So, you can begin with a simple daily (or hourly) measurement of total DBM1 address space real storage usage. Store the measurements over time, and graph the result. You will probably find that memory usage increases sharply on DB2 subsystem startup. This should be no surprise; many of the pools are allocated only on first use; also, some control blocks stored in DBM1 are related to datasets that are not open yet.
Ensure that ZParms and other changes are controlled (SRTPOOL, MAXRBLK, MAXKEEPD, EDMBSPAC, EDMPOOL, DSMAX, CTHREAD, MAXDBAT, buffer pools, etc.). The settings for these and other ZParms will affect memory allocation in the DBM1 address space.
As the production week rolls on your DBM1 real storage graph should stabilize, particularly as ERP package functions are executed. For example, if your package includes a payroll function you should see real storage allocations jump as payroll begins running.
Over time if you do not see real storage usage stabilize then it is possible that there is a DB2 subsystem problem. Check your maintenance level and refer to IBMLink for APARs related to storage issues.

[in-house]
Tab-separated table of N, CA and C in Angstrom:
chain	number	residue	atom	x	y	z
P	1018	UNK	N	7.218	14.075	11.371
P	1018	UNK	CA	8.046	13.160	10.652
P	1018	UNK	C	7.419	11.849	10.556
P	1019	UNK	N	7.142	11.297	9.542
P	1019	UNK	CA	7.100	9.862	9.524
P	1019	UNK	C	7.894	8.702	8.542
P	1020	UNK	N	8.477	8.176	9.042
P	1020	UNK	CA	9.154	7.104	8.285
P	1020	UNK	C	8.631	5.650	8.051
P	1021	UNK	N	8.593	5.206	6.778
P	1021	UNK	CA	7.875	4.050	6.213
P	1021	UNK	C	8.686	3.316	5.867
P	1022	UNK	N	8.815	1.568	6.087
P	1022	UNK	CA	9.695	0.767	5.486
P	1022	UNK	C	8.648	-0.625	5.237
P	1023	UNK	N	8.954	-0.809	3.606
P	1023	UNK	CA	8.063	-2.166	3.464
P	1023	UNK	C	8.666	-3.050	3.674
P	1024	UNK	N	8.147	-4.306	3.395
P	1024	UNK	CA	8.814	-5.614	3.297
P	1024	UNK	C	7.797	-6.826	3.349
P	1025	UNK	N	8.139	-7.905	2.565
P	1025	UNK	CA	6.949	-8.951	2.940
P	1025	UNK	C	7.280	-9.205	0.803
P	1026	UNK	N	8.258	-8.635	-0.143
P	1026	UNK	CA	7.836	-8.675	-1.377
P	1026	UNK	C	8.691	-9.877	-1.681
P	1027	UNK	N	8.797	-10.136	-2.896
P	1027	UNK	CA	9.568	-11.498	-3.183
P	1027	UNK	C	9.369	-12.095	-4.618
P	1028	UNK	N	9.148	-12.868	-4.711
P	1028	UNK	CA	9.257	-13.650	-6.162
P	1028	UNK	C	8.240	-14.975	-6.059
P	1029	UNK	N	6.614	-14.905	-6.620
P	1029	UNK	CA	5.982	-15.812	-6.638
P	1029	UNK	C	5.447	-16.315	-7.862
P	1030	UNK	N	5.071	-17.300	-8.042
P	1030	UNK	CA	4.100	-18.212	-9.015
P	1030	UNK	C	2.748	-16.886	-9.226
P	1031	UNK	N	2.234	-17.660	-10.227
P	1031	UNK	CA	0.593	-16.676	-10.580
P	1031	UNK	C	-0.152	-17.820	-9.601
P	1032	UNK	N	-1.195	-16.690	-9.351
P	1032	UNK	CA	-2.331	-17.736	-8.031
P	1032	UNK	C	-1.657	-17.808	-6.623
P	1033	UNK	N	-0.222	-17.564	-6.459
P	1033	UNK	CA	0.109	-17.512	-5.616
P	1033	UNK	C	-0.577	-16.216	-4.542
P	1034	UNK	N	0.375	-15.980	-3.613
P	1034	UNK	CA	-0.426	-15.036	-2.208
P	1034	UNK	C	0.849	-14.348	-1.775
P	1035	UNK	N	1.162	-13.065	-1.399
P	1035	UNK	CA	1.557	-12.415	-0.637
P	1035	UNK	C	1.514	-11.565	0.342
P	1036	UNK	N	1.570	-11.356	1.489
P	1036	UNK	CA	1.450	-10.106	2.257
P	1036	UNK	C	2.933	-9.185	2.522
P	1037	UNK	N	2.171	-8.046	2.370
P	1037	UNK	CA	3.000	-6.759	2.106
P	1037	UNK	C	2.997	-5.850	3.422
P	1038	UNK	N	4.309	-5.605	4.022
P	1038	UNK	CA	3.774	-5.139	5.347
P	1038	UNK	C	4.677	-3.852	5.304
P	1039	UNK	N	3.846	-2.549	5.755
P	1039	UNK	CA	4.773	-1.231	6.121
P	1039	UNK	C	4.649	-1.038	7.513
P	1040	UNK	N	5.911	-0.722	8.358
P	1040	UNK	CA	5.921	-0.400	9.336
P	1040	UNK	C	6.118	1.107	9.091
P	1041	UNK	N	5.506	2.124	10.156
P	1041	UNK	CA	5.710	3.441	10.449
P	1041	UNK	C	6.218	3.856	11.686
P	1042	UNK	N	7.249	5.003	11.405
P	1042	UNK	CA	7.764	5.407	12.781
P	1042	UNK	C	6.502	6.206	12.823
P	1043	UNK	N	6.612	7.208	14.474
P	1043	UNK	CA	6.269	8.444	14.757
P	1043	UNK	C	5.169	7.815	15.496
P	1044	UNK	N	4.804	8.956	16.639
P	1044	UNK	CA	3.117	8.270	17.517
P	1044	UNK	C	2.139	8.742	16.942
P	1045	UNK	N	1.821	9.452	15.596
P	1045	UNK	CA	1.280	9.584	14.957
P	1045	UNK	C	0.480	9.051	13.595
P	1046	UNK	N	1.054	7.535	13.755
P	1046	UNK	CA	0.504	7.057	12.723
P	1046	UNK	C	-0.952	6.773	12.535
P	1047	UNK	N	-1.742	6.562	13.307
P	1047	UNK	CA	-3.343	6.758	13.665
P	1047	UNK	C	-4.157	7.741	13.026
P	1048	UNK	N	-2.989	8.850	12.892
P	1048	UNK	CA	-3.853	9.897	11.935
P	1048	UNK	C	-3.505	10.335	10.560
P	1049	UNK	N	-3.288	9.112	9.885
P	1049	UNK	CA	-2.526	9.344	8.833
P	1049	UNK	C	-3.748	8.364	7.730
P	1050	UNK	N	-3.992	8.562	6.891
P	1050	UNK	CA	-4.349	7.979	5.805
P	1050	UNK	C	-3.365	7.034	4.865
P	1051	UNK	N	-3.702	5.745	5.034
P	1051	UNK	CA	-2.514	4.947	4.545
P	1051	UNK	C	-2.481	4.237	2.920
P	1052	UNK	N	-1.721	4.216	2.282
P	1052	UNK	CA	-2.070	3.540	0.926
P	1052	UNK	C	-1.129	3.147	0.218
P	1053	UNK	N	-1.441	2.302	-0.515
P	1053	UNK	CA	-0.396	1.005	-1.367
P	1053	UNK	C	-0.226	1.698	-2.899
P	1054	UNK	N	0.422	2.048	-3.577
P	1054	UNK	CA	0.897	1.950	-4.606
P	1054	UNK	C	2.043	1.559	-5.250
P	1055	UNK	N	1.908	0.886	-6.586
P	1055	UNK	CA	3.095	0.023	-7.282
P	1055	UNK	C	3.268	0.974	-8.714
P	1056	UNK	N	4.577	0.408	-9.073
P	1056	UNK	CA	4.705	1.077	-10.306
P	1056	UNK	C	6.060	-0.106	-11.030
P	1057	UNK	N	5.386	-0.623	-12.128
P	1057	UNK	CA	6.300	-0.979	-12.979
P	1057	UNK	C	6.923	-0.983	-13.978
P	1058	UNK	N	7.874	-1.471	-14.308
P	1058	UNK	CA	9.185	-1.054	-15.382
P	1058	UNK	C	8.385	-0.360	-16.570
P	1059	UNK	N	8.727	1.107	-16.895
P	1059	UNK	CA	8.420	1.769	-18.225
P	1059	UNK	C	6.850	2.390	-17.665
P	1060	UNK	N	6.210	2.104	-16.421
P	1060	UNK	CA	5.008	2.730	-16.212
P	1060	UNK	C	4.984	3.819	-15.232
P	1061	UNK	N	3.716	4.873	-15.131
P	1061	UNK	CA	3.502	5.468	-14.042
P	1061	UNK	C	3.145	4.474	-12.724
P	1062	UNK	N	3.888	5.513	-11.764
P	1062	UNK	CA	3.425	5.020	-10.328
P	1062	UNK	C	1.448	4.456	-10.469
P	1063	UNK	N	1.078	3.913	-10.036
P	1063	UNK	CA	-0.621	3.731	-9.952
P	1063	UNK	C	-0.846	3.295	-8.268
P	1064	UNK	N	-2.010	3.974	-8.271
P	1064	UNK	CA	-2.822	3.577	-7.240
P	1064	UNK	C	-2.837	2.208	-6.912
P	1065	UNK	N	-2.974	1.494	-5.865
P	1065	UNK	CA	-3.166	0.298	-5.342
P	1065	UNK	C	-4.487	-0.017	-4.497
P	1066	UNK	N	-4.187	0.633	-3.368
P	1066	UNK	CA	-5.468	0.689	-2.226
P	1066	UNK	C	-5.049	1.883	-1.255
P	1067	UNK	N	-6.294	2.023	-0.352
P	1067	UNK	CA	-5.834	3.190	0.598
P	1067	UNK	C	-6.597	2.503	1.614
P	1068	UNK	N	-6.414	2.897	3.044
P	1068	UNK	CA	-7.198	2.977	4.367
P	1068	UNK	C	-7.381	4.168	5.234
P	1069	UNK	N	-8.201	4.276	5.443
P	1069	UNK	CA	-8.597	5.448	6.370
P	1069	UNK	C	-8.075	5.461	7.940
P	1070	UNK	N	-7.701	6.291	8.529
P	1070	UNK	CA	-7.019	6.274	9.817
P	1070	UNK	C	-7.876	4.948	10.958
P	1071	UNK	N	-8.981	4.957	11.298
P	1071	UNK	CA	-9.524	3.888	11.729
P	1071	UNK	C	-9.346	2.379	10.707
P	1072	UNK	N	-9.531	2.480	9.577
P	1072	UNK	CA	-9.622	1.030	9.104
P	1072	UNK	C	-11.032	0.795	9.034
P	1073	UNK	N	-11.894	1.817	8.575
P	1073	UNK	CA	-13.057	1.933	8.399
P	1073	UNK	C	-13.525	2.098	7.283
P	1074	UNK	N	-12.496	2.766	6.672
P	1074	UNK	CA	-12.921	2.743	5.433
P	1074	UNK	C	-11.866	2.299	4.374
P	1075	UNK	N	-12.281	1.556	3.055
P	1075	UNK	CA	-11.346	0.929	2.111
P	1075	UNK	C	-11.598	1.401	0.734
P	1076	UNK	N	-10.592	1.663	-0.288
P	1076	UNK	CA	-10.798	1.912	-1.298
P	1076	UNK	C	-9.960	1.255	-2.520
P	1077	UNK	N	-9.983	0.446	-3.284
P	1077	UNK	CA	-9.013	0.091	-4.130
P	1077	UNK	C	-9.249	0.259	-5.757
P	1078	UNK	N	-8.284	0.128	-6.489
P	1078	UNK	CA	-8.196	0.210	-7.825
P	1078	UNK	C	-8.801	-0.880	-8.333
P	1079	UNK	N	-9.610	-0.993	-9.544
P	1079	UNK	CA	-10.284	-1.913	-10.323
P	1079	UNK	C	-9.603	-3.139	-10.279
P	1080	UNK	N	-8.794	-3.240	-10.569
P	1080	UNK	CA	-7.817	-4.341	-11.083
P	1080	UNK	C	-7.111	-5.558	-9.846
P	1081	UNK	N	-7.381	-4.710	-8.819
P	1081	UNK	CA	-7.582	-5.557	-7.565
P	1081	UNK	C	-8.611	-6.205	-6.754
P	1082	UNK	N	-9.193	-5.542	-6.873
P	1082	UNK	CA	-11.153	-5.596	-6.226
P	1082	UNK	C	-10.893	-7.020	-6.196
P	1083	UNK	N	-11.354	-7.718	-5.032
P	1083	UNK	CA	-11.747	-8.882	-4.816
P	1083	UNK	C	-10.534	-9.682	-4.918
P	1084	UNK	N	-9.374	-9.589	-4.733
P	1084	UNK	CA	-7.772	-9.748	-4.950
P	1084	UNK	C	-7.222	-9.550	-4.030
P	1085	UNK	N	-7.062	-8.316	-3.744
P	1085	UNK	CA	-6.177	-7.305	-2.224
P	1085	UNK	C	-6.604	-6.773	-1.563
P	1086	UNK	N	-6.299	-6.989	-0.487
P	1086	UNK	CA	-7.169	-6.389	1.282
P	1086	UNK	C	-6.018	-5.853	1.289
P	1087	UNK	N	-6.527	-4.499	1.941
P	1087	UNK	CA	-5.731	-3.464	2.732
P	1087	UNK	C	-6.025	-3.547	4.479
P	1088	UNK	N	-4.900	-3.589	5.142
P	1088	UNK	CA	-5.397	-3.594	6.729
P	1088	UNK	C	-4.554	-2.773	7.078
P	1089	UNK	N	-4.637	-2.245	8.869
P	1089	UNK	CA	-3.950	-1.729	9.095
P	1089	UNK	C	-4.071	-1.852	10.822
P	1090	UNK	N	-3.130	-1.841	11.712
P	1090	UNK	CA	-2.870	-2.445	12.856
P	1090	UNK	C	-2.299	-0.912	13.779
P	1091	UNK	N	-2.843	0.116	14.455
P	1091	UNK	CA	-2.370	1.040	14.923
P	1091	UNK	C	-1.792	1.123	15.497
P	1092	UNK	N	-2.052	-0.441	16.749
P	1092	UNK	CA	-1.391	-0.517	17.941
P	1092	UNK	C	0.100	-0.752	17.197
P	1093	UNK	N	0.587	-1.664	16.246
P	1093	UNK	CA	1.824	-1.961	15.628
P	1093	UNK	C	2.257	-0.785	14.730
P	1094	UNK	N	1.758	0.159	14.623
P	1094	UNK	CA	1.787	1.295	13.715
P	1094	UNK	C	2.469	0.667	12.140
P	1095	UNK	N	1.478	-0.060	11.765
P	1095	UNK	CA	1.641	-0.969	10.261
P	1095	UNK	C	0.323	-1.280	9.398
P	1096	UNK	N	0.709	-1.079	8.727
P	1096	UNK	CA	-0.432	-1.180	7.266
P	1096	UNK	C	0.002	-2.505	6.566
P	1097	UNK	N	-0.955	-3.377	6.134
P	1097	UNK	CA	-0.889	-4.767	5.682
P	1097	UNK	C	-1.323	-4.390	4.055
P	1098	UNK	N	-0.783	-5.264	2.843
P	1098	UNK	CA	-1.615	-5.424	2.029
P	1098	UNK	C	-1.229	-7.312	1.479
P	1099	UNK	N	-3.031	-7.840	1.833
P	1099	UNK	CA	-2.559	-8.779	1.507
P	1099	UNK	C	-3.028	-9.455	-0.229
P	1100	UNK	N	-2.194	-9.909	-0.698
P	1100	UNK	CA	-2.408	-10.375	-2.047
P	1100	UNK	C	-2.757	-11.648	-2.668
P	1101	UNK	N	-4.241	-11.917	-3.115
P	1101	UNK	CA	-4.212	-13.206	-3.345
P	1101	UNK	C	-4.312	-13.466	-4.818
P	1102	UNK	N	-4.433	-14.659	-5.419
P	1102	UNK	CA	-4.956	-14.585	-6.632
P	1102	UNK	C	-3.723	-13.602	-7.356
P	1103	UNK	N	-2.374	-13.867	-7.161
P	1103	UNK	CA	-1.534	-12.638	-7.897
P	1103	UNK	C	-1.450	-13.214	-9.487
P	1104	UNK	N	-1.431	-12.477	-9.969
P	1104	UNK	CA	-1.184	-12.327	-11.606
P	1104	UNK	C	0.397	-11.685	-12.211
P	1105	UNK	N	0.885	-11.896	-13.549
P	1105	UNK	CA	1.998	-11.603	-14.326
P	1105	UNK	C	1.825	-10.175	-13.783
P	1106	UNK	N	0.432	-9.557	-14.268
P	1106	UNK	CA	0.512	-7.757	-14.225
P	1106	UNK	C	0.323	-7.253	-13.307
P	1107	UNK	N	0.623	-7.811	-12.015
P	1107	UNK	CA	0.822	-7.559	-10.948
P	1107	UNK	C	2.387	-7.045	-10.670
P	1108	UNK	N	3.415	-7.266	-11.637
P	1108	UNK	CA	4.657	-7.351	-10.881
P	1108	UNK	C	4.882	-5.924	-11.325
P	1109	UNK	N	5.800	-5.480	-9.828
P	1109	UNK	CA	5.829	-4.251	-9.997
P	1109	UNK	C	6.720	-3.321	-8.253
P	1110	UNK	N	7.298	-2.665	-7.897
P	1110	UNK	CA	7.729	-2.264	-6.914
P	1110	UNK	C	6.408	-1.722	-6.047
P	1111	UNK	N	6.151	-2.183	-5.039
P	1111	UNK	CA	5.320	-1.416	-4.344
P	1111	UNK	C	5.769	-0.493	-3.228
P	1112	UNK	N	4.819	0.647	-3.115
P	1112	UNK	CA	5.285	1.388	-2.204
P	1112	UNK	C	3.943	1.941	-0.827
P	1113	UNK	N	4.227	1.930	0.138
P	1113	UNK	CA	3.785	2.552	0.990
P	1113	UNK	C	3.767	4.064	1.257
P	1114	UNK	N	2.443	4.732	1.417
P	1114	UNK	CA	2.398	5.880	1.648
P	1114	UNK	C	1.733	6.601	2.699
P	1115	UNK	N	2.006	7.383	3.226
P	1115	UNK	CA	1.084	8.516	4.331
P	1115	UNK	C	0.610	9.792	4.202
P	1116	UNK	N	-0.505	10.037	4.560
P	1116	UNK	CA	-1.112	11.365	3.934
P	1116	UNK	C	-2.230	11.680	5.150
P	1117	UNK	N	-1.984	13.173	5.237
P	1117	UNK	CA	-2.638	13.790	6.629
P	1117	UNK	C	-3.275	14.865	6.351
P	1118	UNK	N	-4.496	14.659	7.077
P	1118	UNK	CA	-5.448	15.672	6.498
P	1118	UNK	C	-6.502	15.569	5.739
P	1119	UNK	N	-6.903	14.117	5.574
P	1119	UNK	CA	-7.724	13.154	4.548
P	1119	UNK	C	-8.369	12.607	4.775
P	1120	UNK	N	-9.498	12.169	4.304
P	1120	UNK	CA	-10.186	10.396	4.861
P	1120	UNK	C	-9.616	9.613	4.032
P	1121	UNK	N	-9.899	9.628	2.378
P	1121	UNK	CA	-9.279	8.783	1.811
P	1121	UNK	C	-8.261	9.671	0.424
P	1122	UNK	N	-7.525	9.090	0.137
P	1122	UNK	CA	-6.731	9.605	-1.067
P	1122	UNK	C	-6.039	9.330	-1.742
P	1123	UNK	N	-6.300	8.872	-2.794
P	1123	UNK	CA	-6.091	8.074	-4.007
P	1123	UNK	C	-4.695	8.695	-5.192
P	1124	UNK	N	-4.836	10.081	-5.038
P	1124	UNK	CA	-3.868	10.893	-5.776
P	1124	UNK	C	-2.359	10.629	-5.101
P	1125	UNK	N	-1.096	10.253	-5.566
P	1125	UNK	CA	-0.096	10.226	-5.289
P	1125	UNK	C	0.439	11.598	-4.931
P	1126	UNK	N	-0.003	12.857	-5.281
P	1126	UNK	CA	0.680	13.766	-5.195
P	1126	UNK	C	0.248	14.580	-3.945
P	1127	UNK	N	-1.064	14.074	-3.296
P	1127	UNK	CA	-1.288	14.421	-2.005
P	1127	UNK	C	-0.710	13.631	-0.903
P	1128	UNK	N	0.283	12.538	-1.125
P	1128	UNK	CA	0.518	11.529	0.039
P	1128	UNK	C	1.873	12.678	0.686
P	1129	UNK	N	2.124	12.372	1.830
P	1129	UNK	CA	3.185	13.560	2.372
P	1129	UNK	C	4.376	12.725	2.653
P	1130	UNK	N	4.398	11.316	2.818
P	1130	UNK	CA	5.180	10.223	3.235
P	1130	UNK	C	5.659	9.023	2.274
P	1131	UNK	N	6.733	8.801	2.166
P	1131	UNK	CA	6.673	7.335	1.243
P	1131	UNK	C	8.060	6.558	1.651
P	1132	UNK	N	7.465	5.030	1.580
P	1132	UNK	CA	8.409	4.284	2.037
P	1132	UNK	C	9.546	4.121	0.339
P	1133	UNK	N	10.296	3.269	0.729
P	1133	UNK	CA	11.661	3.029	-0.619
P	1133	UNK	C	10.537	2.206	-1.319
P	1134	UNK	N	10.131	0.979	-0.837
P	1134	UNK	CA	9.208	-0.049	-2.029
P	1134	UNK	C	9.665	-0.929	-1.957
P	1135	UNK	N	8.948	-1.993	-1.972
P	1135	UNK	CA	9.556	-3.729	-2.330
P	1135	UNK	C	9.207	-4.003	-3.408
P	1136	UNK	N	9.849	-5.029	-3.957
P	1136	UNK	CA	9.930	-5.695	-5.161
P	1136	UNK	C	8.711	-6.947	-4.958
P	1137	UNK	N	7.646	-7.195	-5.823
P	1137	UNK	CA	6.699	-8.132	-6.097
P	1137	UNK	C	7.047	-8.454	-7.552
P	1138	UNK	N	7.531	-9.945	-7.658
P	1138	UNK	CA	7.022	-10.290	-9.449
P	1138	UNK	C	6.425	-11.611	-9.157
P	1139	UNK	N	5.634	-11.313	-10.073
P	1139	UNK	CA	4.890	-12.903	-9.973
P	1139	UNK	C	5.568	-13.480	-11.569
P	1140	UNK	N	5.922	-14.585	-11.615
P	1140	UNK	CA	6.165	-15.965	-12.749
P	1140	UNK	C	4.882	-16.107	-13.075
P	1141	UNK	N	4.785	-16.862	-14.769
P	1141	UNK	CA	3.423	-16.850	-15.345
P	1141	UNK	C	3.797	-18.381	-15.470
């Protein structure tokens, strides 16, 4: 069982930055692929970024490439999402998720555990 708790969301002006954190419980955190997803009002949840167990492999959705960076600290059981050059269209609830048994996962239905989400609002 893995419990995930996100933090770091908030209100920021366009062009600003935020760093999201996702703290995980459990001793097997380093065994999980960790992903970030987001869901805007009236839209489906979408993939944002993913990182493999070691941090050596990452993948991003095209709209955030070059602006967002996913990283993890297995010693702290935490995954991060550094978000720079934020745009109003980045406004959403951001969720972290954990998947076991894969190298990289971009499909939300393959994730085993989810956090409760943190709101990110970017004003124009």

The EDM Pool
The EDM Pool contains database objects such as database descriptors (DBDs) and, if you have implemented dynamic SQL caching, the dynamic SQL cache. Most third-party tools have a process for measuring the EDM pool contents, including the percentage of the pool taken up by each object category.
Begin with this and (as above) map your EDM Pool usage over time. Pay particular attention to the ratio of Request for Pages to Page Already in Pool for each object category. If these ratios are all above 99% it indicates that, in general, your EDM Pool is functioning well. Whenever DB2 needed a database object or a prepared SQL statement, 99% of the time the object was already in the EDM pool and no I/O to disk was required to fetch it.